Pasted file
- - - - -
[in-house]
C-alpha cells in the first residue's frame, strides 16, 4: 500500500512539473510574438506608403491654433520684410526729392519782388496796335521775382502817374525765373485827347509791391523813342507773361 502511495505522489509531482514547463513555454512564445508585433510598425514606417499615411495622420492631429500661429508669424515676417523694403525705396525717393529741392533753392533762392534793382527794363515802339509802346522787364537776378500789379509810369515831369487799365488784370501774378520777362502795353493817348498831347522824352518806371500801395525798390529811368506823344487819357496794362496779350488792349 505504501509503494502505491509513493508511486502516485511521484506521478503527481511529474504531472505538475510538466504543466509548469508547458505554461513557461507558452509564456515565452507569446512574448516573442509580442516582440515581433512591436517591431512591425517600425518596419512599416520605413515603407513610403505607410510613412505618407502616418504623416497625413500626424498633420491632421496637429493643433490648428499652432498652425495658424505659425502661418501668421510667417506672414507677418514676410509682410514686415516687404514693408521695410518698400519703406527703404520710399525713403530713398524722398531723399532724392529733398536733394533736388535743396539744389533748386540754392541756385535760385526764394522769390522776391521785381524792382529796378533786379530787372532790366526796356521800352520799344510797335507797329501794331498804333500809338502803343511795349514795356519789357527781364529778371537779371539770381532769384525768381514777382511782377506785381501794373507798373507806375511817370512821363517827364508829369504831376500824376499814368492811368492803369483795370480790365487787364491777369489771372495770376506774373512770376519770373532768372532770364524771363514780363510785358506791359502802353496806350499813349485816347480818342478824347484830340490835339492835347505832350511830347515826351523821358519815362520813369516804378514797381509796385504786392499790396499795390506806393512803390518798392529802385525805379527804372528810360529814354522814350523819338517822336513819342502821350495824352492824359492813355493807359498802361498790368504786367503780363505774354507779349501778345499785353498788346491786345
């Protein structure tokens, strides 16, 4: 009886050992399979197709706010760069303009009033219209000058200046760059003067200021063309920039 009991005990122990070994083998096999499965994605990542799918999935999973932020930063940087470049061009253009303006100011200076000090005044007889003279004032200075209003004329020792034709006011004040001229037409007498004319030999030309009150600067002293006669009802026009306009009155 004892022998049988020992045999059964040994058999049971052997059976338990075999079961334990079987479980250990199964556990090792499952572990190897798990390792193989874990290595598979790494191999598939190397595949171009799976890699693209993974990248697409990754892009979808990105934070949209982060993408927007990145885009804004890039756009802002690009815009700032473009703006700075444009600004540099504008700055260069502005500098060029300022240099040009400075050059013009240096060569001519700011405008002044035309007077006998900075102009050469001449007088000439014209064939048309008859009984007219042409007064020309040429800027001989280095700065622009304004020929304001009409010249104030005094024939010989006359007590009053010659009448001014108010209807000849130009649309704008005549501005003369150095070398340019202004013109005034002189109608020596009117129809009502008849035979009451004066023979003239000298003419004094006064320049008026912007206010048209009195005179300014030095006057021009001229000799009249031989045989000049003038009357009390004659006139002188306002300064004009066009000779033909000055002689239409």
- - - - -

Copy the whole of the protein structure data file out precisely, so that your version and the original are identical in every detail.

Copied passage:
[in-house]
C-alpha cells in the first residue's frame, strides 16, 4: 500500500512539473510574438506608403491654433520684410526729392519782388496796335521775382502817374525765373485827347509791391523813342507773361 502511495505522489509531482514547463513555454512564445508585433510598425514606417499615411495622420492631429500661429508669424515676417523694403525705396525717393529741392533753392533762392534793382527794363515802339509802346522787364537776378500789379509810369515831369487799365488784370501774378520777362502795353493817348498831347522824352518806371500801395525798390529811368506823344487819357496794362496779350488792349 505504501509503494502505491509513493508511486502516485511521484506521478503527481511529474504531472505538475510538466504543466509548469508547458505554461513557461507558452509564456515565452507569446512574448516573442509580442516582440515581433512591436517591431512591425517600425518596419512599416520605413515603407513610403505607410510613412505618407502616418504623416497625413500626424498633420491632421496637429493643433490648428499652432498652425495658424505659425502661418501668421510667417506672414507677418514676410509682410514686415516687404514693408521695410518698400519703406527703404520710399525713403530713398524722398531723399532724392529733398536733394533736388535743396539744389533748386540754392541756385535760385526764394522769390522776391521785381524792382529796378533786379530787372532790366526796356521800352520799344510797335507797329501794331498804333500809338502803343511795349514795356519789357527781364529778371537779371539770381532769384525768381514777382511782377506785381501794373507798373507806375511817370512821363517827364508829369504831376500824376499814368492811368492803369483795370480790365487787364491777369489771372495770376506774373512770376519770373532768372532770364524771363514780363510785358506791359502802353496806350499813349485816347480818342478824347484830340490835339492835347505832350511830347515826351523821358519815362520813369516804378514797381509796385504786392499790396499795390506806393512803390518798392529802385525805379527804372528810360529814354522814350523819338517822336513819342502821350495824352492824359492813355493807359498802361498790368504786367503780363505774354507779349501778345499785353498788346491786345
């Protein structure tokens, strides 16, 4: 009886050992399979197709706010760069303009009033219209000058200046760059003067200021063309920039 009991005990122990070994083998096999499965994605990542799918999935999973932020930063940087470049061009253009303006100011200076000090005044007889003279004032200075209003004329020792034709006011004040001229037409007498004319030999030309009150600067002293006669009802026009306009009155 004892022998049988020992045999059964040994058999049971052997059976338990075999079961334990079987479980250990199964556990090792499952572990190897798990390792193989874990290595598979790494191999598939190397595949171009799976890699693209993974990248697409990754892009979808990105934070949209982060993408927007990145885009804004890039756009802002690009815009700032473009703006700075444009600004540099504008700055260069502005500098060029300022240099040009400075050059013009240096060569001519700011405008002044035309007077006998900075102009050469001449007088000439014209064939048309008859009984007219042409007064020309040429800027001989280095700065622009304004020929304001009409010249104030005094024939010989006359007590009053010659009448001014108010209807000849130009649309704008005549501005003369150095070398340019202004013109005034002189109608020596009117129809009502008849035979009451004066023979003239000298003419004094006064320049008026912007206010048209009195005179300014030095006057021009001229000799009249031989045989000049003038009357009390004659006139002188306002300064004009066009000779033909000055002689239409």